Conclusion

In this chapter we briefly described the main methods of reasoning: induction, a type of learning by making generalizations from examples; abduction, or explanation by reasoning back from a situation to the state or action that may have produced it; spatial reasoning, by forming a mental image; and deductive reasoning using classical logic.

One popular method of representing the meaning of words in a way that enables a computer to carry out reasoning is the semantic network. A semantic network describes the relationships between word concepts, by means of directed links. We introduced three special types of link: ISA, INST, and CONNECTS. The INST link relates an individual (e.g., Tweetie) to its general class (e.g., canary), and ISA links a class (e.g., canary) to its superclass (e.g., bird). Both links are transitive -- that is, they allow inferences like "If Tweetie is a canary and a canary is a kind of bird, then Tweetie is a bird". The ISA and INST links permit property inheritance, a form of inferencing whereby properties of a class or superclass are inherited by the subclass or instance. Given that Tweetie is a canary and canaries have the property `can sing', an inference can be made that Tweetie has the property `can sing'. The CONNECTS link is both transitive and symmetric. If A connects B and B connects C, then we can infer that A connects C, C connects A, B connects A, and C connects B.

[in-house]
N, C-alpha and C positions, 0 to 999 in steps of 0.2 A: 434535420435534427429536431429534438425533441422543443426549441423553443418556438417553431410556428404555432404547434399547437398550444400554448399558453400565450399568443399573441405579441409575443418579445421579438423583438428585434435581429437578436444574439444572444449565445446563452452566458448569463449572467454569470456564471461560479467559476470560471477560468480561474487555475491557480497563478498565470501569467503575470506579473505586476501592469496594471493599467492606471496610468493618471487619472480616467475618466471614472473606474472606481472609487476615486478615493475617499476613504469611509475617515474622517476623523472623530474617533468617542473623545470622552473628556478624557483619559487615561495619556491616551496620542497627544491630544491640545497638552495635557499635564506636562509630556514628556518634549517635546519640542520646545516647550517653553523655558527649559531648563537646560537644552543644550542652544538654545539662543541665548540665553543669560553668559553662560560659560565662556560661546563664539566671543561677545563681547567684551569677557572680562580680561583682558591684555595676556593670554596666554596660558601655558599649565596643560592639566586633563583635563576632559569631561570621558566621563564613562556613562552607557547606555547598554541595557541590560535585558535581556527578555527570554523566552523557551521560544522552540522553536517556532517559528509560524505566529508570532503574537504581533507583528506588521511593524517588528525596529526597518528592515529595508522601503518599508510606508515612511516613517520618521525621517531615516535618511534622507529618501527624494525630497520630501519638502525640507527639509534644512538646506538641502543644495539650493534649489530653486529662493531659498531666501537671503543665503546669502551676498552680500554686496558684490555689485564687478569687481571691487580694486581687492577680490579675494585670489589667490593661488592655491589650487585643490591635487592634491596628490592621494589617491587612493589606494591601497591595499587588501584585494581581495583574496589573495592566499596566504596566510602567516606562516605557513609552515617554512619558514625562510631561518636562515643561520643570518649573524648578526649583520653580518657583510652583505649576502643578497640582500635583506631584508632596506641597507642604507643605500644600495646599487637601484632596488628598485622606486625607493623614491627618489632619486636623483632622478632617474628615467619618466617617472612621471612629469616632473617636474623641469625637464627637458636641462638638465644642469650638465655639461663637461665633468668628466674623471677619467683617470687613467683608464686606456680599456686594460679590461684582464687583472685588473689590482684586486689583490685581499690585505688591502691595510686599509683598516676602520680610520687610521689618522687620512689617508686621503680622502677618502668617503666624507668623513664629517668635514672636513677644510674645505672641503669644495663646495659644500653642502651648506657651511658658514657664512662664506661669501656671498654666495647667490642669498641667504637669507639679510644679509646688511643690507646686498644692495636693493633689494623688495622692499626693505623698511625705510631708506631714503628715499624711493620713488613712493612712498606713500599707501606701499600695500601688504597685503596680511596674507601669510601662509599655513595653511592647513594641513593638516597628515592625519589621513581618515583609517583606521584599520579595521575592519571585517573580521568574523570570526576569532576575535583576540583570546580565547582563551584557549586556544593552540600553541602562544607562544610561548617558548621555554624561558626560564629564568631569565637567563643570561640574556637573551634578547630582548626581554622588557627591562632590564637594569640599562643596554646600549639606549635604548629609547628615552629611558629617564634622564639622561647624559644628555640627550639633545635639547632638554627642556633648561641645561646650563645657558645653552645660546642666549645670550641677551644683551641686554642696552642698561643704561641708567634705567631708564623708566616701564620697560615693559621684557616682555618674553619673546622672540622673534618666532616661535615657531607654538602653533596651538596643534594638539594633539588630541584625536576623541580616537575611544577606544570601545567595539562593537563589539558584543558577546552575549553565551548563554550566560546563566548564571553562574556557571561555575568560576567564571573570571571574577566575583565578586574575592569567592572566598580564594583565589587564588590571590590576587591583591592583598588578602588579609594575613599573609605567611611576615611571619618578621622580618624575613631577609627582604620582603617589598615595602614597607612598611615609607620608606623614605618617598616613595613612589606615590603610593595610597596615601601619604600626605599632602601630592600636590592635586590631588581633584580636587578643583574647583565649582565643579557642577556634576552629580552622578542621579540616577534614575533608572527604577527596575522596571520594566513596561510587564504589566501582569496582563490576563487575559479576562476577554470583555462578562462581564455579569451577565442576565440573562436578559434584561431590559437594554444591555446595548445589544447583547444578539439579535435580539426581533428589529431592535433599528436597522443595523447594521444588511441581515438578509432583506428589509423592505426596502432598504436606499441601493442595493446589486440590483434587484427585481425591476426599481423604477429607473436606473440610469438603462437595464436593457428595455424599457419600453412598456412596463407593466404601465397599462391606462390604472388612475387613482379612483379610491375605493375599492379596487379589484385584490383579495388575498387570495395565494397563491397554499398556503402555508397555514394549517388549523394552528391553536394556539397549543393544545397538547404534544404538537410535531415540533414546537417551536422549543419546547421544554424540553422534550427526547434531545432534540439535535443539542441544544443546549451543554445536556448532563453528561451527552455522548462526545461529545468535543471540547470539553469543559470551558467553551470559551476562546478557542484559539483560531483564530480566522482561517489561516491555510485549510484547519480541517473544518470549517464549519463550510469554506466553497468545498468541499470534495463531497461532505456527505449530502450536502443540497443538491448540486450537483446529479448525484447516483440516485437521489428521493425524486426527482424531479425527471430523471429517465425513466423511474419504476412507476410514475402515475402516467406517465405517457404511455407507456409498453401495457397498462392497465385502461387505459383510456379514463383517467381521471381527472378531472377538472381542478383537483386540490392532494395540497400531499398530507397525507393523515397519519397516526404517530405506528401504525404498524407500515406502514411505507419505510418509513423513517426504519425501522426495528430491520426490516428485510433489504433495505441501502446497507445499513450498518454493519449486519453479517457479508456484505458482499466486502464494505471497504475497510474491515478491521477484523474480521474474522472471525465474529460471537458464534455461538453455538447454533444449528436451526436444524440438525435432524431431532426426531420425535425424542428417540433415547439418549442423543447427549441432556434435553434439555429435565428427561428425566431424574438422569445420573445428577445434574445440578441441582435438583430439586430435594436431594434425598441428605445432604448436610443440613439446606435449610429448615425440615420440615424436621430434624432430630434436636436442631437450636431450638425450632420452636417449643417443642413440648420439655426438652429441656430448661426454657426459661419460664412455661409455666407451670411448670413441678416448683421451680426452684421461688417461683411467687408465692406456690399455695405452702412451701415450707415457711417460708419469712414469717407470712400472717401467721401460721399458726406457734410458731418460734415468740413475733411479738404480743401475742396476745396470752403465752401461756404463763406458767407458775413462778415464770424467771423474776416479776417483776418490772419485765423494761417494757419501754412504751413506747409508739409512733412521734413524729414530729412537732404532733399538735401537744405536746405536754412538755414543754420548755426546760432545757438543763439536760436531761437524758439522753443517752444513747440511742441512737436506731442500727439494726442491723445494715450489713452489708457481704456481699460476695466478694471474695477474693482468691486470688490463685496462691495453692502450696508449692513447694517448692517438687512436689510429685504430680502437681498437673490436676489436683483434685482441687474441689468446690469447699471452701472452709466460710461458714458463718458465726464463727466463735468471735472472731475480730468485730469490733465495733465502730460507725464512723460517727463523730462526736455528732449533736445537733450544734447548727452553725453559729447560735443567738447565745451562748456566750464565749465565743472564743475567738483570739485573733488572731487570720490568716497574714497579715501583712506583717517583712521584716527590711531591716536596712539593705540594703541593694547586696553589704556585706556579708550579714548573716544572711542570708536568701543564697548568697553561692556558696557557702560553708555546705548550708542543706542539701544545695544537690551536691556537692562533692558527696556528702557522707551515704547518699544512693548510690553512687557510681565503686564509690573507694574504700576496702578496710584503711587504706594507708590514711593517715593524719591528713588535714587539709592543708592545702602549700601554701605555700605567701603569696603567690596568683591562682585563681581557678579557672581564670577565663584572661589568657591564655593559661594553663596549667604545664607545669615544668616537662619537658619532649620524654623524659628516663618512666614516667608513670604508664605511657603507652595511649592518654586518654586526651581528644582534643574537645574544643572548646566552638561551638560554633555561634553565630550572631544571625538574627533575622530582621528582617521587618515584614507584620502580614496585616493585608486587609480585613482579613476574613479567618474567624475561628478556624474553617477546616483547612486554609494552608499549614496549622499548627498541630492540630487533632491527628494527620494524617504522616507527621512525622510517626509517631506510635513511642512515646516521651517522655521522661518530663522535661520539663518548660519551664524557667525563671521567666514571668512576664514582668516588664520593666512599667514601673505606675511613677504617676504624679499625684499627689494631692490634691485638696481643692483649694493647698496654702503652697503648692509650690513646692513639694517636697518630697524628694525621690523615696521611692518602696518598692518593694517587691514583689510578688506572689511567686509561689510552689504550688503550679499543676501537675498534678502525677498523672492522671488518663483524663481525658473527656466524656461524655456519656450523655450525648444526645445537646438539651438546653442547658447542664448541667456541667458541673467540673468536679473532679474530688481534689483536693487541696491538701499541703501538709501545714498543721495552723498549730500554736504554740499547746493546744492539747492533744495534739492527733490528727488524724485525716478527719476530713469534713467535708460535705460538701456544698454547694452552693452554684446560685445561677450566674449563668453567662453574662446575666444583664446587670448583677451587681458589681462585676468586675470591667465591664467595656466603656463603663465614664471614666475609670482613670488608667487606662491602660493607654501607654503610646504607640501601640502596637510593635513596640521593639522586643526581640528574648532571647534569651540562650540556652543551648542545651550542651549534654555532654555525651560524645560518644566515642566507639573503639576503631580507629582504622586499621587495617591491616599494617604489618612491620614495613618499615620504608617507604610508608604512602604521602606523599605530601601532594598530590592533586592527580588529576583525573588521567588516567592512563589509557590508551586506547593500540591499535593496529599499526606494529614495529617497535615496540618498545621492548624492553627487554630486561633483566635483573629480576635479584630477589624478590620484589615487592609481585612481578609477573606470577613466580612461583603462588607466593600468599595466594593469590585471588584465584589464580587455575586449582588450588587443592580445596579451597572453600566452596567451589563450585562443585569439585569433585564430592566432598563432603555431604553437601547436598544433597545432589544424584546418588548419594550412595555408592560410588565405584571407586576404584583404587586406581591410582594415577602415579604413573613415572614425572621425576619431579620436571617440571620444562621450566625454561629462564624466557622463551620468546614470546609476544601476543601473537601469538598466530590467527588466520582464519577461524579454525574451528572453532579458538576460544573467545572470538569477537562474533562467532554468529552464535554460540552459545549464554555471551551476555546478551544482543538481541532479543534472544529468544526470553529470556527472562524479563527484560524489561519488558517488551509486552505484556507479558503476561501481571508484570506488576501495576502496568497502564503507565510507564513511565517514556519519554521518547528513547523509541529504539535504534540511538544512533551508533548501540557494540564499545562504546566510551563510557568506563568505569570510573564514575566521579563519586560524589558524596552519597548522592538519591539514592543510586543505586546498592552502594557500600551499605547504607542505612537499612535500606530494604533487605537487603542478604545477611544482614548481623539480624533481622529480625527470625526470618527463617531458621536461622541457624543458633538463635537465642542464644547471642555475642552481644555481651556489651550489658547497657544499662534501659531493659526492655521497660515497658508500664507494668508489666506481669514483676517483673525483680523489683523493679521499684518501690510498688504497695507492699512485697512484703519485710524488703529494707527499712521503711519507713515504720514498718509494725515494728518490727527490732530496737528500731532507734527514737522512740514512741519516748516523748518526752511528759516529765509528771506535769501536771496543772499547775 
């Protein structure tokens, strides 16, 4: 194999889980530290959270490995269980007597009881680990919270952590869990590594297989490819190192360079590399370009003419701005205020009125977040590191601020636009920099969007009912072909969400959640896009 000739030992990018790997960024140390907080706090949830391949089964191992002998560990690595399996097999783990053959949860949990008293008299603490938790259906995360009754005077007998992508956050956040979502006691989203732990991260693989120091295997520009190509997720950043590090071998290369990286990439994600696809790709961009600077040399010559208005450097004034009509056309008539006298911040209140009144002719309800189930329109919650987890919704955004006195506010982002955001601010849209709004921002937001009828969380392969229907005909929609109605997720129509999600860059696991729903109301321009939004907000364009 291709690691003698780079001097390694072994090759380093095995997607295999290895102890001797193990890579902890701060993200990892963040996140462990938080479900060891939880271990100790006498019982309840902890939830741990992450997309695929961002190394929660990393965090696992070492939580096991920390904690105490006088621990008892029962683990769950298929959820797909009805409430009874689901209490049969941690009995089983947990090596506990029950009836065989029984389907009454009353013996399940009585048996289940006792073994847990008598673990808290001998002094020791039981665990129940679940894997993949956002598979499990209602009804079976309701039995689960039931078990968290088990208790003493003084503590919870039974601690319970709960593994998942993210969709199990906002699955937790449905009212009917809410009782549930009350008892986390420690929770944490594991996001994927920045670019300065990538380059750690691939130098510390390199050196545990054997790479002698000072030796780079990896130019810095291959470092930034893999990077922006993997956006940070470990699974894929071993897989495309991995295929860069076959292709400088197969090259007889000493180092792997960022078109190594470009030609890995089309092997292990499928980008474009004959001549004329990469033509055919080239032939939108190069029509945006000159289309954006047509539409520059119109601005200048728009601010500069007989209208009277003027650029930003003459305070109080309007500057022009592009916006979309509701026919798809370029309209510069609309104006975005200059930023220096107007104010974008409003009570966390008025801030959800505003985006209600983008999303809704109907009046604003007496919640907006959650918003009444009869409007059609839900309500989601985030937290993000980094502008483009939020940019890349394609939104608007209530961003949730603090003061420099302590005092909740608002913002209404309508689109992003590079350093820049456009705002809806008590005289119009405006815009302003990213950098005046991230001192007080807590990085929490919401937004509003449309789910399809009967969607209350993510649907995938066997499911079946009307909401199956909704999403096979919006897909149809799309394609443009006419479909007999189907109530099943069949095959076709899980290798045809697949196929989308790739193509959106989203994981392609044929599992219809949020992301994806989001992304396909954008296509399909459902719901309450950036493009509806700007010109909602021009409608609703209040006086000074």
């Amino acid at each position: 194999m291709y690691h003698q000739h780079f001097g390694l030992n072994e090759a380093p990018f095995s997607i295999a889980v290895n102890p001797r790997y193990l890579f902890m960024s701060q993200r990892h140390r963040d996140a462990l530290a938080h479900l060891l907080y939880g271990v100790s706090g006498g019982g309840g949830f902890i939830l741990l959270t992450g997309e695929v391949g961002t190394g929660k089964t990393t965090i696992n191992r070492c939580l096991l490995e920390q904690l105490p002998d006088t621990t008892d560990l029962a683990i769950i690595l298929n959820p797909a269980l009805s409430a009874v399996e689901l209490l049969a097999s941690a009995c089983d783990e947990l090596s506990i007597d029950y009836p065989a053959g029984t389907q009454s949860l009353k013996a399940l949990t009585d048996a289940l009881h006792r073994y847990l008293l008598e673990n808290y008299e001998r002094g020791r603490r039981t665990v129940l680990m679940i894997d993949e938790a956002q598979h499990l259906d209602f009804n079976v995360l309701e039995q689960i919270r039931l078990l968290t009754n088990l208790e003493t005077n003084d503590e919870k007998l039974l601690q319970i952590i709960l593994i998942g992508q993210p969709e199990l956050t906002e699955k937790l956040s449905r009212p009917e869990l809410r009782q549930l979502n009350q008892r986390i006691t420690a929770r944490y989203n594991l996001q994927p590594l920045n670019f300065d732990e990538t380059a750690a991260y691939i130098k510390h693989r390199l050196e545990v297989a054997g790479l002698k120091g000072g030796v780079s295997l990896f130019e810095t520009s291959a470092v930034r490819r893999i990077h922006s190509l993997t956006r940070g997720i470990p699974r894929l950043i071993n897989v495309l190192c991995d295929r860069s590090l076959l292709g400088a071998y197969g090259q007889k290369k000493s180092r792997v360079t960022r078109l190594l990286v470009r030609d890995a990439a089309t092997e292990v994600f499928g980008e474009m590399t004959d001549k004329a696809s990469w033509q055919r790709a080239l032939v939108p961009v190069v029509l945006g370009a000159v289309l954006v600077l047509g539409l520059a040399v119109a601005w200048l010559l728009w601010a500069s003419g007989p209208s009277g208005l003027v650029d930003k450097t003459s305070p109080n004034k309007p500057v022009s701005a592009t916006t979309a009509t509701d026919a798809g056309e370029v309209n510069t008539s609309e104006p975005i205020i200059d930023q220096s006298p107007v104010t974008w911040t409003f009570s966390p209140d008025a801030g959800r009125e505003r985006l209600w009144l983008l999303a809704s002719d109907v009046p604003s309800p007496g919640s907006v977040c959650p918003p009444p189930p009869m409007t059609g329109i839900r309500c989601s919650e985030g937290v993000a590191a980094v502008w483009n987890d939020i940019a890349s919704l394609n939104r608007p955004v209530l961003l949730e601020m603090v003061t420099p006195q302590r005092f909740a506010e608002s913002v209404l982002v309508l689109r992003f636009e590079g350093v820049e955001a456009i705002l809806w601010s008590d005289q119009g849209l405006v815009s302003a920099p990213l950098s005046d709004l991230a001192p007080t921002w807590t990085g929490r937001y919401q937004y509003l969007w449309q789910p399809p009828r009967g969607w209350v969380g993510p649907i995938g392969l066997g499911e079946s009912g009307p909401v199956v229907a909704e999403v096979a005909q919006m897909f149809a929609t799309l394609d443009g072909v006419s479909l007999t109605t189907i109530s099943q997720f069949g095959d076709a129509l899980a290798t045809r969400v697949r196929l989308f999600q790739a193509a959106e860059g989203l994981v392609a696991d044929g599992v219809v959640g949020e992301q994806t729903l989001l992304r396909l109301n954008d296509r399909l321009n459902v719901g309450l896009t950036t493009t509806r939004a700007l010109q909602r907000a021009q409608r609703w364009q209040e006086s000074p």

The meaning of generic nodes (words like `canary' that stand for a class of objects) can be interpreted in different ways, and we introduced three interpretations: word-senses (the meaning of `canary' includes the meaning of `bird'), sets ('canary' represents the set of individuals like Tweetie and friends, and is a subset of `bird'), and prototypes (a `canary' is prototypically yellow and can sing).